When most people think of the link between power and water the first thought is of a hydroelectric dam like Hoover Dam and its massive electric generating water driven turbines. Some may think of the large cooling towers of a nuclear power plant but for most people, the link between water and energy isn’t important.
Chances are it will remain that way until people suffer the consequences of a shortage of either and only then will it seem important to masses of humanity that don’t give a thought to the lights coming on at the flip of a switch or the water appearing at the turn of a knob.
Proven Natural Gas Reserves Rely on Water
Natural gas is often thought of as a clean energy source isn’t so clean when the process of obtaining natural gas from shale gas fields. The process that releases the gas from its deep underground natural stowage involves water and lots of it. In a process called “fracking,” water is used to break up large underground rock formations. The water must be pretreated with specialized chemicals and once the water is recovered it has picked up still more chemicals, mainly salt in high levels and also some radioactive material.
The wastewater from natural gas extraction requires very specialized water treatment because release to the environment would contaminate local water supplies and groundwater. The use, pretreatment and wastewater treatment of this water add to the cost of the natural gas and since natural gas is often used by utilities for electric generation in the Northeast United States, this drives up the cost of electricity in the area. Additionally, the demand for water to accomplish the natural gas extraction causes water to cost more.
Geothermal Energy Relies on Water
Many people think of Geothermal Energy in terms of heating and cooling buildings but it is much more than that. In those places where the Earth’s crust is close enough to the surface, or in places where a seismic fault line makes access to earth’s hot inner core much easier, it is possible to tap the inner energy of the Earth and produce as much power as a very large nuclear reactor. Such an area exists in the Salton Sea area of California according to scientists from the Department of Energy’s National Renewable Energy Laboratory.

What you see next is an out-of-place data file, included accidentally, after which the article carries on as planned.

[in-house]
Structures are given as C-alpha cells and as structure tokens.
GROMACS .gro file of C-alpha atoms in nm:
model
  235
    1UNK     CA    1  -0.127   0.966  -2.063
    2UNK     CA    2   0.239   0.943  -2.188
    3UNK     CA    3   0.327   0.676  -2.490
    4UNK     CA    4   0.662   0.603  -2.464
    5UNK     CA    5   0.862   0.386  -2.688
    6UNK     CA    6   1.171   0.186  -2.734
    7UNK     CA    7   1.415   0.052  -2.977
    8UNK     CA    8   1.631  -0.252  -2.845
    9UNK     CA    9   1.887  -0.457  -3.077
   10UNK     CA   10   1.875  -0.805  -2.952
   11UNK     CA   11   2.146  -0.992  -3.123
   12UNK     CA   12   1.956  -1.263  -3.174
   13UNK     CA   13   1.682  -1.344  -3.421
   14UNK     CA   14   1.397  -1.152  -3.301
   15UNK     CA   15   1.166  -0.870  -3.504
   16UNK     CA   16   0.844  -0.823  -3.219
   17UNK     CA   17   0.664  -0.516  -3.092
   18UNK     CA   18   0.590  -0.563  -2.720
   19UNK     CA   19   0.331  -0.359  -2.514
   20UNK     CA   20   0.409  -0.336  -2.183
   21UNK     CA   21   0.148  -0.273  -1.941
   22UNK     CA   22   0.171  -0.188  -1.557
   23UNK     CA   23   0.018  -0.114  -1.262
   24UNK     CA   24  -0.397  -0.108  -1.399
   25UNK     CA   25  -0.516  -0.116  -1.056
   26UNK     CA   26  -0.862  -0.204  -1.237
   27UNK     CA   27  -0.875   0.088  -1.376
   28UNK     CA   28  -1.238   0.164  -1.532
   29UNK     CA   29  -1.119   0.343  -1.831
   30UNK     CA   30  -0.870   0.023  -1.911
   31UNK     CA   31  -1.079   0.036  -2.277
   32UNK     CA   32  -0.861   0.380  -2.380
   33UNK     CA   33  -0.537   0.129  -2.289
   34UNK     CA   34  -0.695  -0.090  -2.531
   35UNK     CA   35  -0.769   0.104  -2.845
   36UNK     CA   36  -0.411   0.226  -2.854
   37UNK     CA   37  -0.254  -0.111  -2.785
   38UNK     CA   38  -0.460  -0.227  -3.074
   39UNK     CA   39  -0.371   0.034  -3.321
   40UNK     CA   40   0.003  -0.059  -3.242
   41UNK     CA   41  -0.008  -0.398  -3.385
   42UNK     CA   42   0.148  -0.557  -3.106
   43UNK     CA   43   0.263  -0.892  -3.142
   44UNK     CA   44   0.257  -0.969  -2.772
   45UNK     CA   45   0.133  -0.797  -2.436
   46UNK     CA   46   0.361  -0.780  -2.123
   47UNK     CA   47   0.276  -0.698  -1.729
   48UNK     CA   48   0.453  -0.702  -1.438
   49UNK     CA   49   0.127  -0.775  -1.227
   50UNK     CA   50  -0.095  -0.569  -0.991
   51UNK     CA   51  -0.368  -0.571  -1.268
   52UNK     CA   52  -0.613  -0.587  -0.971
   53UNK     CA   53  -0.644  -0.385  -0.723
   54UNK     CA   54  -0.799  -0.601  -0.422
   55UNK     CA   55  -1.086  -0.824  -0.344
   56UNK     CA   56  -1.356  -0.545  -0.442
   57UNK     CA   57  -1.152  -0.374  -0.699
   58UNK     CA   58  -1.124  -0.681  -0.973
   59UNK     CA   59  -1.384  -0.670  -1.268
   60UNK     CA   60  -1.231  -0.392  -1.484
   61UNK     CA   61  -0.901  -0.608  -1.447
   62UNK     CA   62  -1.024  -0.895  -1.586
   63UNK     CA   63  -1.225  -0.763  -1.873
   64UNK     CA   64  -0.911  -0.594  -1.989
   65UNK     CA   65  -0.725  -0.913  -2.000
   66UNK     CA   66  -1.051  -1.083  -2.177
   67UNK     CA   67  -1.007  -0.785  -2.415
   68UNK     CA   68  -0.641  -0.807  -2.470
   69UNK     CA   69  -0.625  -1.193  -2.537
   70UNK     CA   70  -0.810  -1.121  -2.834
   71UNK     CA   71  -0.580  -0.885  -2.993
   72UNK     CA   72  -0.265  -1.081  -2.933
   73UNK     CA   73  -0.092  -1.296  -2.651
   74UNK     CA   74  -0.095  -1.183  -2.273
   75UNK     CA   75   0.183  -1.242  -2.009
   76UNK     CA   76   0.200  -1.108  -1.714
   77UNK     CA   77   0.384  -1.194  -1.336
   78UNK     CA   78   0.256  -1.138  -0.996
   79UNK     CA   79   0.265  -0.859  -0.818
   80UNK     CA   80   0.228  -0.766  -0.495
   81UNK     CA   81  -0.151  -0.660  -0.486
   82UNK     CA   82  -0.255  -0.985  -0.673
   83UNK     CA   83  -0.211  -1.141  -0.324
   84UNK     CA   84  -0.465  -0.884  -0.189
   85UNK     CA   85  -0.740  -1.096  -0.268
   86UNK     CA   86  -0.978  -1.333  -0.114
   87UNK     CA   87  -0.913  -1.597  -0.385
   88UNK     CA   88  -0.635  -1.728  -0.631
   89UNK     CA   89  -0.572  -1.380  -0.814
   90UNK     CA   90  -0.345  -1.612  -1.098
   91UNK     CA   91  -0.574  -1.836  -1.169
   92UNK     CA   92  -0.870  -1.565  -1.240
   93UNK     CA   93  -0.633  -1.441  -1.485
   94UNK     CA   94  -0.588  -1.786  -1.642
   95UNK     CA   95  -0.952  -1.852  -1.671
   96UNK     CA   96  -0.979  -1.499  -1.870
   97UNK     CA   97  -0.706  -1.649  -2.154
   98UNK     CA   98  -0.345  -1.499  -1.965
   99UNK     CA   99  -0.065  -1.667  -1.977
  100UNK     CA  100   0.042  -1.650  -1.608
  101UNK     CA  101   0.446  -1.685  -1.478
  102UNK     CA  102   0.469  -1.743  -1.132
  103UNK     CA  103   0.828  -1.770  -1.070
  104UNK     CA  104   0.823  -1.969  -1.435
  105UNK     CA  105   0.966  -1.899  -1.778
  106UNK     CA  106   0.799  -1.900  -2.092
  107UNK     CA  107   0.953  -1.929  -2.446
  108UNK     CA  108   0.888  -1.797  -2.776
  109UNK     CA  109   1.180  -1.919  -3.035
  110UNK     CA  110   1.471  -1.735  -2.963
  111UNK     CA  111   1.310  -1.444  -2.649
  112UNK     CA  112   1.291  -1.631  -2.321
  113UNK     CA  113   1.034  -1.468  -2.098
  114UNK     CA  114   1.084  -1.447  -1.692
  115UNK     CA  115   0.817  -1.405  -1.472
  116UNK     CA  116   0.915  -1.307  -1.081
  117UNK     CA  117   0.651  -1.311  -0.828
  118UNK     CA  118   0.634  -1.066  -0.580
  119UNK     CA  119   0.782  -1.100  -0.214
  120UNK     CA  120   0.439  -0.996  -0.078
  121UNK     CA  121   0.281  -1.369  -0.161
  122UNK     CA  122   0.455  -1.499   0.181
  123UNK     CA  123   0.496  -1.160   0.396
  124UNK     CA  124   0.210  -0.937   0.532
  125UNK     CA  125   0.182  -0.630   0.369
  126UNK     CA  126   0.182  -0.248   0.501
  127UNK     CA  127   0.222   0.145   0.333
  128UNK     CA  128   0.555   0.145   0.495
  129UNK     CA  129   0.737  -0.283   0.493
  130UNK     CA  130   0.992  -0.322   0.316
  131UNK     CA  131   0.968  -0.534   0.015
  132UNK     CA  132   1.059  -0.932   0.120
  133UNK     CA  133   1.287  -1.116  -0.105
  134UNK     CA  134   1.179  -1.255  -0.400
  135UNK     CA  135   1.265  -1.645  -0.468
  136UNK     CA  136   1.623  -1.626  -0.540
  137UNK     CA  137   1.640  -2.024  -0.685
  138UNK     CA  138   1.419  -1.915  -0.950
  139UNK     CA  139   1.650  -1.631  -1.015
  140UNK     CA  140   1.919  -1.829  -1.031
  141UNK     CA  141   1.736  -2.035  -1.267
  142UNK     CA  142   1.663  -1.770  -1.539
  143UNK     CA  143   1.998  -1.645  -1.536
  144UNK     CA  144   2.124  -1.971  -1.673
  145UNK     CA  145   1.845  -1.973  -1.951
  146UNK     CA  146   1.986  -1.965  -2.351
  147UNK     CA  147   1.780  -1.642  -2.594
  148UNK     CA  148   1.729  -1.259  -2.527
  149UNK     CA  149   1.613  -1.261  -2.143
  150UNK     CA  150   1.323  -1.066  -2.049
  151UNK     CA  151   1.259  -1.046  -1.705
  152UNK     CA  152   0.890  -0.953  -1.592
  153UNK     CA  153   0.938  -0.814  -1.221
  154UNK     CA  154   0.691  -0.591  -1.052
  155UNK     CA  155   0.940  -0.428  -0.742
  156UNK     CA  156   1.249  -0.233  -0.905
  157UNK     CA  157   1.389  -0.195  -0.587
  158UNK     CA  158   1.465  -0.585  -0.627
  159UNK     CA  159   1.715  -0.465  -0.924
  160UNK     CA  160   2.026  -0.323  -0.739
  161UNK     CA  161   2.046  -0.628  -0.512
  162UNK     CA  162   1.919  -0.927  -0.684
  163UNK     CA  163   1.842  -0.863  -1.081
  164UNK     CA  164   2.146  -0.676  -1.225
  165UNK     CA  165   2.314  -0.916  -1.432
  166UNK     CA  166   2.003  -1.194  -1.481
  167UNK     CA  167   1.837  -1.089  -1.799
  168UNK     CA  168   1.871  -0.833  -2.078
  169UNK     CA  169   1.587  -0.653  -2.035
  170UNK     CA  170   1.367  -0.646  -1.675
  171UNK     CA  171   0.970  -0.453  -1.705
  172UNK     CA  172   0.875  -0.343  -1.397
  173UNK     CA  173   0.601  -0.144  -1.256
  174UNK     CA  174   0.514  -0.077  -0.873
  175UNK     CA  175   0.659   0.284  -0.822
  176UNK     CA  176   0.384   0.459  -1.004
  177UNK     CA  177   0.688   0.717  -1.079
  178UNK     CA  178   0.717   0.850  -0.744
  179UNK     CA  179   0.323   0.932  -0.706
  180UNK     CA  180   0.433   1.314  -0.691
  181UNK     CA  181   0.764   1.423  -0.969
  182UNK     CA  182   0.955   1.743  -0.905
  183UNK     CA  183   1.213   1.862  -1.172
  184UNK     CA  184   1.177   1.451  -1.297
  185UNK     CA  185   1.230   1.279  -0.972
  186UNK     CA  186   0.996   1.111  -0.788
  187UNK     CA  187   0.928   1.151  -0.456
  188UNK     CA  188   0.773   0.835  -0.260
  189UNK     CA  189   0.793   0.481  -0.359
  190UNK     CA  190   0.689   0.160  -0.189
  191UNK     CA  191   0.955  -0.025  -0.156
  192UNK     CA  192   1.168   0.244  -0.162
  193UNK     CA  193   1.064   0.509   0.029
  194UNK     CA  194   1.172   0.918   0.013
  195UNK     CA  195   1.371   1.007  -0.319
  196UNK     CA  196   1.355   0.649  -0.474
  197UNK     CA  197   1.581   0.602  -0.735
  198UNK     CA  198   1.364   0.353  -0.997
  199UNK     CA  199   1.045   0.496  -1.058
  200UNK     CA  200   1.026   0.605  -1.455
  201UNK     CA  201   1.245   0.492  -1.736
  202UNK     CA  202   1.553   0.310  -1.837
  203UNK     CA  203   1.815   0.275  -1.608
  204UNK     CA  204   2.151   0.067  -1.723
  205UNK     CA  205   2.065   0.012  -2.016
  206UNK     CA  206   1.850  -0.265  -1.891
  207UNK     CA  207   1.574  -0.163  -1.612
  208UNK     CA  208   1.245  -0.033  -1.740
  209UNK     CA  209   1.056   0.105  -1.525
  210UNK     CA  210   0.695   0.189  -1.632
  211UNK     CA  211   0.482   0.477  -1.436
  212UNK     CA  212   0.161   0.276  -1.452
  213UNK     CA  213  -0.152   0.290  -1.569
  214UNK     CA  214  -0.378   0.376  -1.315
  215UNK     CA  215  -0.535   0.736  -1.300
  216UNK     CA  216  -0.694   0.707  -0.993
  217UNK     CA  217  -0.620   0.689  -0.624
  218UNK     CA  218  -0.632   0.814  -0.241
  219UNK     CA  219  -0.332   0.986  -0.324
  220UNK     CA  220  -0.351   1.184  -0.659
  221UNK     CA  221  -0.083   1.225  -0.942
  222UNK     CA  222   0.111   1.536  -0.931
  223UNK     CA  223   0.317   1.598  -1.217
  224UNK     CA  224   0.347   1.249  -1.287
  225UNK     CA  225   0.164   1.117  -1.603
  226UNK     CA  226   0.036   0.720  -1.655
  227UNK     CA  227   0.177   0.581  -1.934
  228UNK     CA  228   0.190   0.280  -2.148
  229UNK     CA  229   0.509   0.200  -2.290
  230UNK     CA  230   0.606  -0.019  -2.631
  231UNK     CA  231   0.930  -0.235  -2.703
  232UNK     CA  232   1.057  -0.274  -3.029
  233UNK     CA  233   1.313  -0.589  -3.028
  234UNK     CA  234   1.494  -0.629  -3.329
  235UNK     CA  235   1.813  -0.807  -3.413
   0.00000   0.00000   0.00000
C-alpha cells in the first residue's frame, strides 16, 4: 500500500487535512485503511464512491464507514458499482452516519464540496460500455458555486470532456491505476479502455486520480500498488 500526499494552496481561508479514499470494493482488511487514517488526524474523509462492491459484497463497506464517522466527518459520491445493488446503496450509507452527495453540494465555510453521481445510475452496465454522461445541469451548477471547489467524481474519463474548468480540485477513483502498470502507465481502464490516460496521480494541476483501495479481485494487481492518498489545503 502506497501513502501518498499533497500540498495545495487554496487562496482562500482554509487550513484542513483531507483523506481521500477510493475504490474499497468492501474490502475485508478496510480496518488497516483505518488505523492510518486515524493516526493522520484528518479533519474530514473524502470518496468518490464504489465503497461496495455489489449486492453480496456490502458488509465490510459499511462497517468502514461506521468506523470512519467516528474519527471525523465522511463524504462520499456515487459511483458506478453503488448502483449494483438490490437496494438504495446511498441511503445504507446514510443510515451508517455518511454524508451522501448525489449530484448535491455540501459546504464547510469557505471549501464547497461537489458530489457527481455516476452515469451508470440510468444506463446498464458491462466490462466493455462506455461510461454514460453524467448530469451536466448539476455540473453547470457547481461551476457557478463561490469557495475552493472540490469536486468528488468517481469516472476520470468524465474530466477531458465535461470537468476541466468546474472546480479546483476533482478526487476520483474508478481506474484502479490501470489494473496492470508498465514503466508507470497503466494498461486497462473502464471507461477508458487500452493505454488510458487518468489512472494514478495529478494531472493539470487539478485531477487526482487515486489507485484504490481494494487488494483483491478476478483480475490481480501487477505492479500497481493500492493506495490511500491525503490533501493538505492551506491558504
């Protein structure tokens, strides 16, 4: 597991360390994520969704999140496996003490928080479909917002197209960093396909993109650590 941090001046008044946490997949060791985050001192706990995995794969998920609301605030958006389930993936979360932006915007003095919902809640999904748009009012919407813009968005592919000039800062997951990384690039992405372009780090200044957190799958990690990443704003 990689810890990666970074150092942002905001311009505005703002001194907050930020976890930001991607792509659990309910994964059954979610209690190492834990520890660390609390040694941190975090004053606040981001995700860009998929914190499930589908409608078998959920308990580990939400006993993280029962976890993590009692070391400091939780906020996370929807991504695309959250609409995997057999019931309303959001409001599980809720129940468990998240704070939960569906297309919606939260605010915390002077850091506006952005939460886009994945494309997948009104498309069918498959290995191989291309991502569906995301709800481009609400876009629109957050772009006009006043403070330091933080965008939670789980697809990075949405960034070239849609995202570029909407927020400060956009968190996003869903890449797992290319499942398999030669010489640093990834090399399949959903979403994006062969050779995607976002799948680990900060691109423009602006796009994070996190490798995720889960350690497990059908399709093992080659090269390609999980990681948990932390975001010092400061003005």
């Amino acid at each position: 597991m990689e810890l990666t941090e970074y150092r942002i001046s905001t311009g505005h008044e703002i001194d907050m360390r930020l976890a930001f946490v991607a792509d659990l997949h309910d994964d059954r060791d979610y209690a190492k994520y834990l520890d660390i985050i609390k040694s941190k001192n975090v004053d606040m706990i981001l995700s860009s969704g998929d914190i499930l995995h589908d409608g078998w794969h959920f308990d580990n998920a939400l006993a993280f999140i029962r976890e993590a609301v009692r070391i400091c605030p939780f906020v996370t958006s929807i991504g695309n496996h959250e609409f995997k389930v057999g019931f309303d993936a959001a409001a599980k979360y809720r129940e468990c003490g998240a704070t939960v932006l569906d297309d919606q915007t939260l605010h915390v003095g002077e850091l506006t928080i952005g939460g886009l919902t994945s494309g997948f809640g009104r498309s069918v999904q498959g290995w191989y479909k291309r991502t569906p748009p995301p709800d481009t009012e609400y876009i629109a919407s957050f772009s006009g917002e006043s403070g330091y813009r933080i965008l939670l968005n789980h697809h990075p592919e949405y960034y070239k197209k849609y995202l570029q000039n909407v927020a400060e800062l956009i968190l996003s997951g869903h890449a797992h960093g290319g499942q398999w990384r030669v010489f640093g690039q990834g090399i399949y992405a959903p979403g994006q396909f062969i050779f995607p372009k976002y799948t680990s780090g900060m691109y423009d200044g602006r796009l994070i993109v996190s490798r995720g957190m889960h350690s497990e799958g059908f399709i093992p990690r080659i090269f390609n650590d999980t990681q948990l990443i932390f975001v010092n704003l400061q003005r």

Due to a number of factors, the geothermal power plants can’t use the water from the Salton Sea but must instead pipe it in from elsewhere. In this case, the source of the water is the same that is used for crop irrigation and to supply homes with drinking water. In this case, there is a cost associated with power and it extends beyond just the cost of electricity, but also includes the availability of power, food production or sustaining life and quality of life. Regardless of choice, the competing demands for water drive up the cost for everyone and impact the cost of electricity. One possibility that has yet to be pursued is the utilization of treated wastewater such as is done in Singapore and elsewhere.
Water, Energy and Everyday Life
Virtually every type of energy production or use requires some amount of water and this includes the use of bio-diesel fuels which require large amounts of water compared to traditional hydrocarbon fuels. As the demand for water increases along with the demand for power some tradeoffs will have to be made. These include the use of compact fluorescent and LED light bulbs, improved homebuilding techniques that hold internal temperatures better and much more efficient vehicles. It may also call for lifestyle changes that are difficult to predict but may include better urban planning to maximize the use of mass transit and minimize the use of automobiles.